Presentation #512.04 in the session Trojan Asteroids: A horse of a different color.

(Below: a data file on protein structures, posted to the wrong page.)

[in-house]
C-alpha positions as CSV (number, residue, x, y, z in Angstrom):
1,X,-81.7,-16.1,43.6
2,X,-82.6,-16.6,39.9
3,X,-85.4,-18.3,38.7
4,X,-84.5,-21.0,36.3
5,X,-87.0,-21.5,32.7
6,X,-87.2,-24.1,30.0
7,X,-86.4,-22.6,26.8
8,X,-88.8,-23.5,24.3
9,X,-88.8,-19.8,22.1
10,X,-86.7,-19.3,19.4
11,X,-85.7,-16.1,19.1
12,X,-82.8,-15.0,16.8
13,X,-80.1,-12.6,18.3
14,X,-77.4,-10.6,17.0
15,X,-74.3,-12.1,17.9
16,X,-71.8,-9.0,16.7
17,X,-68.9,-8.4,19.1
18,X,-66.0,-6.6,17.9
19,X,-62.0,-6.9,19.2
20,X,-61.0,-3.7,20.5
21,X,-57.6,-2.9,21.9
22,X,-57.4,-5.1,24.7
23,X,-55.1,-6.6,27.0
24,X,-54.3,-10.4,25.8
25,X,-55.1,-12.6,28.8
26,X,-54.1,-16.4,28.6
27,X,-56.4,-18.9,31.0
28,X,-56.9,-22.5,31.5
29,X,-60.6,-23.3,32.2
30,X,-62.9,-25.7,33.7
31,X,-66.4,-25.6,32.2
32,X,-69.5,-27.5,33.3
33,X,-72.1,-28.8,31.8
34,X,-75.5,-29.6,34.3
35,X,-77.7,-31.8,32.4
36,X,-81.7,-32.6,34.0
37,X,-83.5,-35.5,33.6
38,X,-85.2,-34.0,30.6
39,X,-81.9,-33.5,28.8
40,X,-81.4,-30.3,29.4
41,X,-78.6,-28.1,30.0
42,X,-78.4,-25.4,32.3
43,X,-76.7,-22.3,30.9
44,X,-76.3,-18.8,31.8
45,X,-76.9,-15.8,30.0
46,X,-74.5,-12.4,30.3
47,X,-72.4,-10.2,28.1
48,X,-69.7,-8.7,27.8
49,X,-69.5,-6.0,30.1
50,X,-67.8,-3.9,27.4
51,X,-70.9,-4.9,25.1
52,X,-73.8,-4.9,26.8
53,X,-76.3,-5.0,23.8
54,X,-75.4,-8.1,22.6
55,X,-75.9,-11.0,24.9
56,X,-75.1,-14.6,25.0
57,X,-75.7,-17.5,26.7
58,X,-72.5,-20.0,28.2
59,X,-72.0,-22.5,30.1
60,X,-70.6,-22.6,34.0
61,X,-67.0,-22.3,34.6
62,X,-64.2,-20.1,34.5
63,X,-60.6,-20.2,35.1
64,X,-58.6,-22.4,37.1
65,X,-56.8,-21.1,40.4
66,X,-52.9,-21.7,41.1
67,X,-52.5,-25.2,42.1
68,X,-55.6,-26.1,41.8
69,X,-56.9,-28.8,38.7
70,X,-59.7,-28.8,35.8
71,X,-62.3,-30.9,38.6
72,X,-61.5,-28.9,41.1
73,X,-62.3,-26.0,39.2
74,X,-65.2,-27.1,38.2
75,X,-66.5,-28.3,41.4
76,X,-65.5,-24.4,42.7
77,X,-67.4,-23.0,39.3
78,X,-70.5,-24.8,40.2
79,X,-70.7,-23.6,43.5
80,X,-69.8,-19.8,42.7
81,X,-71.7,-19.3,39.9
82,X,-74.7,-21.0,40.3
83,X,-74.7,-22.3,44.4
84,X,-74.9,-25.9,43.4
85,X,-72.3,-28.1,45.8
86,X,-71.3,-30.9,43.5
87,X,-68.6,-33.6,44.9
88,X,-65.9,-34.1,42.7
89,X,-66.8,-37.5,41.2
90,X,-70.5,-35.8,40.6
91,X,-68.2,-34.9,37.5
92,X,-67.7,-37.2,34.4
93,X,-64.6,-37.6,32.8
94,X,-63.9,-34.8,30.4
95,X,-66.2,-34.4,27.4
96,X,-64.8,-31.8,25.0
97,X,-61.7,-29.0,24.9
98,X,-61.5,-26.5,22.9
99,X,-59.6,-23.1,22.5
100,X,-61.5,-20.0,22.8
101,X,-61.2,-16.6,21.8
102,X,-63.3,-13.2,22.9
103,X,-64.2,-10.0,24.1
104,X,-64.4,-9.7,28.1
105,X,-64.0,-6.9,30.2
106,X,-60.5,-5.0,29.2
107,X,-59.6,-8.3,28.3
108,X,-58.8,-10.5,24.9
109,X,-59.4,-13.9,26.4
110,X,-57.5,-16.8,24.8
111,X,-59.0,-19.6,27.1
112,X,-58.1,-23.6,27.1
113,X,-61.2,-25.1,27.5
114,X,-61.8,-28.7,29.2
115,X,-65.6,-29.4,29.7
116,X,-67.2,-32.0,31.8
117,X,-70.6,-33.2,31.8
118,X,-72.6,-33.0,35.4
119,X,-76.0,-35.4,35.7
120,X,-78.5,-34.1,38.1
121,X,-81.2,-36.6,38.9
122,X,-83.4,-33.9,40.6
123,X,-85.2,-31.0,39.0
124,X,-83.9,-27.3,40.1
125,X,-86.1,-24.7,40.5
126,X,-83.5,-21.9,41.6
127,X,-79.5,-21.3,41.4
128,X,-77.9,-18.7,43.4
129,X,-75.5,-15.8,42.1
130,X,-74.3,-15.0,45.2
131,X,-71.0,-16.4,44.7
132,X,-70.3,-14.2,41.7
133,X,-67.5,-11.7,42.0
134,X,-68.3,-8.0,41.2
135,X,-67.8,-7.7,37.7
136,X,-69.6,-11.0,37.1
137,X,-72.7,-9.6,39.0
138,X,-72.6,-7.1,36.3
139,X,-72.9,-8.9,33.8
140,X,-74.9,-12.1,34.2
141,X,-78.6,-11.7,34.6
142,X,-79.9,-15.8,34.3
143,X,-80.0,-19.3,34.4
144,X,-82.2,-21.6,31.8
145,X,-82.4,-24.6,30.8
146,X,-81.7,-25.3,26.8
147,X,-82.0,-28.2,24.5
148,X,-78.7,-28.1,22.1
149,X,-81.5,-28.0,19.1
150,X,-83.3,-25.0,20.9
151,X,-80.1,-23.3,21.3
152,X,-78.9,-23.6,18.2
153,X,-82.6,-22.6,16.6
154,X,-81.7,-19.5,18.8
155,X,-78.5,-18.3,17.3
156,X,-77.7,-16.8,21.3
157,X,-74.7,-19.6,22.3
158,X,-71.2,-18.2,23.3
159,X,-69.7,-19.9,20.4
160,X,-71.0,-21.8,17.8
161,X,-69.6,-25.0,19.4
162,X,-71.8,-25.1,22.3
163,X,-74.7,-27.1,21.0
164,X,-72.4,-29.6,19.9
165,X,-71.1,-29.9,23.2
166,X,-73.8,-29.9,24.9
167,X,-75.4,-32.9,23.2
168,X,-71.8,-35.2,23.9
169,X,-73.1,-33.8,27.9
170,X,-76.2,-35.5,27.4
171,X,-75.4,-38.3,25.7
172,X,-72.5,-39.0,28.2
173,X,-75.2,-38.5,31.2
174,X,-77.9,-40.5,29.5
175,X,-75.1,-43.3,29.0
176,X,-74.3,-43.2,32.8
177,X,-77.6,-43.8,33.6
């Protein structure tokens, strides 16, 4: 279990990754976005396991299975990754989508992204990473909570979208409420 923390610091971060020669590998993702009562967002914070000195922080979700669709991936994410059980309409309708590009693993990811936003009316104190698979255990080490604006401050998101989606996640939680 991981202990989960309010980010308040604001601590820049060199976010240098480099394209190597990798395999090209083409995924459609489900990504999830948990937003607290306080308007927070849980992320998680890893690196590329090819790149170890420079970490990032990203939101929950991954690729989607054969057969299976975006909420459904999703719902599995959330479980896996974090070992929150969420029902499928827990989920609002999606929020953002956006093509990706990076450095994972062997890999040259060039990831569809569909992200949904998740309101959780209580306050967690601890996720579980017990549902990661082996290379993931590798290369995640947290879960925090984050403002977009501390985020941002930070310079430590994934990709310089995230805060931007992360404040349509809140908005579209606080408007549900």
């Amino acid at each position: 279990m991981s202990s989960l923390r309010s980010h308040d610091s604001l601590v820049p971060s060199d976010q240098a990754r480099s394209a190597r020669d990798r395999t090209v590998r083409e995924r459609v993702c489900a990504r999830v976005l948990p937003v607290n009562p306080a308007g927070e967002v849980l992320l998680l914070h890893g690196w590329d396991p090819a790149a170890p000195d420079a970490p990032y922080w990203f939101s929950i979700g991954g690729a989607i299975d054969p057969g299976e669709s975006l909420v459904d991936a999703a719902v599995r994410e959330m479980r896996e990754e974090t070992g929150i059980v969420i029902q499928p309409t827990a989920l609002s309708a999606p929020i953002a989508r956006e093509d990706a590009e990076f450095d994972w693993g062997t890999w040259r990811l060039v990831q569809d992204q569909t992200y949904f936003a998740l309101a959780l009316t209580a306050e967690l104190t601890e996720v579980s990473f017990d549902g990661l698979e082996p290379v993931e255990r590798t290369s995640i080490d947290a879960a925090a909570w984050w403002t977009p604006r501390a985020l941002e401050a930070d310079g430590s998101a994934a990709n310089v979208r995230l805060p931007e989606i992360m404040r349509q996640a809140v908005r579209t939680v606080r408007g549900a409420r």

NASA’s Lucy mission will encounter its largest targets, the nearly equal mass (617) Patroclus/Menoetius binary, in March 2033. We observed four occultations by Patroclus and Menoetius in Australia between June 30 and July 28 using 28-cm portable telescopes. These events were remarkable not only due to their proximity in time and the relative brightness of the stars being occulted (stellar magnitudes ranging from Gaia G = 13.2 to 15.2), but also because of the varying aspects of the mutual orbit of Patroclus and Menoetius that they probed. For the first event on June 30, observed from southern Northern Territory and northern South Australia, the shadows of the two bodies were separated by approximately 50 seconds in time and 450 km on the surface of the Earth. For the second event on July 6, observed from south and east of Perth, the two shadows were separated by approximately 10 seconds and 475 km. For the particularly exciting third event on July 22, the two shadows were separated by approximately 40 seconds in time, and a mere 8 km on the ground meaning that most observers saw both objects and doubled the sampling on each object. The shadows of Patroclus and Menoetius were separated by approximately 55 seconds and 230 km for the final event on July 28. The final two events were observed from northwestern Western Australia. We will present independent measurements of the shapes and positions of Patroclus and Menoetius provided by each occultation. These measurements are crucial to refining their heliocentric and mutual orbits for spacecraft navigation, and for maximizing the scientific return of the encounter observations.